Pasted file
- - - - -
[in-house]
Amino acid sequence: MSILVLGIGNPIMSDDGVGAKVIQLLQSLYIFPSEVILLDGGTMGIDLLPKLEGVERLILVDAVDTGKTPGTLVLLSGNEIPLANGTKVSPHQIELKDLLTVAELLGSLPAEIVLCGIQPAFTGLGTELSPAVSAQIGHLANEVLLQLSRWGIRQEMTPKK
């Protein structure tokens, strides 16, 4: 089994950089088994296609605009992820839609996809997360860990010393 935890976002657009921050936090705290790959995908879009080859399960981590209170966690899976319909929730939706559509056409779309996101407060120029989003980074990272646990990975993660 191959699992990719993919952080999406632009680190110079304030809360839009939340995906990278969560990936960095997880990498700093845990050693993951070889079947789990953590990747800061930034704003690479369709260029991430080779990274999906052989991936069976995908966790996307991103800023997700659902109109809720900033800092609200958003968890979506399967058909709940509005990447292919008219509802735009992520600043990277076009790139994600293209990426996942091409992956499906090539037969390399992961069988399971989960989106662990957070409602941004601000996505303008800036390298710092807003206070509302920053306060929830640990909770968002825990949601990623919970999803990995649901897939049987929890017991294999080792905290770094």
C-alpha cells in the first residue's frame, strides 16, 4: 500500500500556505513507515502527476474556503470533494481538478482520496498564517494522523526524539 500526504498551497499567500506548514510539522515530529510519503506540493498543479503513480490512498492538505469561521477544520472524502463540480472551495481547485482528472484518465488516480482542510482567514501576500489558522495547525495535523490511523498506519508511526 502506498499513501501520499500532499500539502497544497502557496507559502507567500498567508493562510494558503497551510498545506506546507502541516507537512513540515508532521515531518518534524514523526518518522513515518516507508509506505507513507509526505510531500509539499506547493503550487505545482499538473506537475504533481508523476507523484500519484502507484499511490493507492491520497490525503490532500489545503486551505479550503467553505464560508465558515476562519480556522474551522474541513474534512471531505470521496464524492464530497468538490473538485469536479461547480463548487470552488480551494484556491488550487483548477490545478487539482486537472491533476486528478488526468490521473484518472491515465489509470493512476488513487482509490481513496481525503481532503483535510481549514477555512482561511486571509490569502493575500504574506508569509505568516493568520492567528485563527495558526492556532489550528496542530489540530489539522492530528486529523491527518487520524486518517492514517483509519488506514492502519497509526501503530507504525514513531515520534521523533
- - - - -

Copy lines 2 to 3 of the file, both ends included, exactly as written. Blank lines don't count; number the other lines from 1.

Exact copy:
Amino acid sequence: MSILVLGIGNPIMSDDGVGAKVIQLLQSLYIFPSEVILLDGGTMGIDLLPKLEGVERLILVDAVDTGKTPGTLVLLSGNEIPLANGTKVSPHQIELKDLLTVAELLGSLPAEIVLCGIQPAFTGLGTELSPAVSAQIGHLANEVLLQLSRWGIRQEMTPKK
């Protein structure tokens, strides 16, 4: 089994950089088994296609605009992820839609996809997360860990010393 935890976002657009921050936090705290790959995908879009080859399960981590209170966690899976319909929730939706559509056409779309996101407060120029989003980074990272646990990975993660 191959699992990719993919952080999406632009680190110079304030809360839009939340995906990278969560990936960095997880990498700093845990050693993951070889079947789990953590990747800061930034704003690479369709260029991430080779990274999906052989991936069976995908966790996307991103800023997700659902109109809720900033800092609200958003968890979506399967058909709940509005990447292919008219509802735009992520600043990277076009790139994600293209990426996942091409992956499906090539037969390399992961069988399971989960989106662990957070409602941004601000996505303008800036390298710092807003206070509302920053306060929830640990909770968002825990949601990623919970999803990995649901897939049987929890017991294999080792905290770094």